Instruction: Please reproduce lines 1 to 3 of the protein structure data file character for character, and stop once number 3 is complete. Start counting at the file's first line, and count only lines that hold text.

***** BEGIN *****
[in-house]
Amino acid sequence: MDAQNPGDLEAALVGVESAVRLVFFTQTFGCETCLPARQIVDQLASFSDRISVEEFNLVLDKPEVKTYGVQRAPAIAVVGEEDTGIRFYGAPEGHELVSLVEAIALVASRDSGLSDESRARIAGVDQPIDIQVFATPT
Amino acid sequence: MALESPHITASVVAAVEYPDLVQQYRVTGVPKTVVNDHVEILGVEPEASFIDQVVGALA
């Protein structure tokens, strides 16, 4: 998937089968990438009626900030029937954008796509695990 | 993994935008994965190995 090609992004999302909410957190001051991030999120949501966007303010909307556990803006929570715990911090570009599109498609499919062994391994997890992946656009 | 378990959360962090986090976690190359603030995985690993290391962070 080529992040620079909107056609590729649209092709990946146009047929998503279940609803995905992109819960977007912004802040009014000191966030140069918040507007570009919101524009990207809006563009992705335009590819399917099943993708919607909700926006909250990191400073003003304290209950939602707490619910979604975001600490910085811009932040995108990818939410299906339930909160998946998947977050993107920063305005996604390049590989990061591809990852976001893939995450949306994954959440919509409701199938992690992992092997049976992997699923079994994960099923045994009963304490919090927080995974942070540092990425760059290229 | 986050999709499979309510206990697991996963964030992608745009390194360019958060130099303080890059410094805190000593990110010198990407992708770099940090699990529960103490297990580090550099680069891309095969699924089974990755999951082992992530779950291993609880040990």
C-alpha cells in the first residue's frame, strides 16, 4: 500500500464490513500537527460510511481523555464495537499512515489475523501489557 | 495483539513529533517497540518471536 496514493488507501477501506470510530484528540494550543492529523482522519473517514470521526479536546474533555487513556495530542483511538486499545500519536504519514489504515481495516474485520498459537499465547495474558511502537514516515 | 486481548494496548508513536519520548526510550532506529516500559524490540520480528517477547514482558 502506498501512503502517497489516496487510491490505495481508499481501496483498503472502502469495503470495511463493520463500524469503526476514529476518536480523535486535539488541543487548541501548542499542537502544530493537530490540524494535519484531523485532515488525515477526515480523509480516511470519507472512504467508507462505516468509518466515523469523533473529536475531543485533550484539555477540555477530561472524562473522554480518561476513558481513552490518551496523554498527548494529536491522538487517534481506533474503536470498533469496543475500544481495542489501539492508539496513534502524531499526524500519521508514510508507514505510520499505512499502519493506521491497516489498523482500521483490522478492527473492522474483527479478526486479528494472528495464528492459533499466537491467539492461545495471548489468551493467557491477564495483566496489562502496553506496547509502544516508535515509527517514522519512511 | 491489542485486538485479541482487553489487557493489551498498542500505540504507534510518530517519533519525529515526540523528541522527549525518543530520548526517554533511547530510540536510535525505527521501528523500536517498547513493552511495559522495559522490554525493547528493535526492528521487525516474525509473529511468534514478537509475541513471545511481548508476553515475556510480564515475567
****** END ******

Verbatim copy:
[in-house]
Amino acid sequence: MDAQNPGDLEAALVGVESAVRLVFFTQTFGCETCLPARQIVDQLASFSDRISVEEFNLVLDKPEVKTYGVQRAPAIAVVGEEDTGIRFYGAPEGHELVSLVEAIALVASRDSGLSDESRARIAGVDQPIDIQVFATPT
Amino acid sequence: MALESPHITASVVAAVEYPDLVQQYRVTGVPKTVVNDHVEILGVEPEASFIDQVVGALA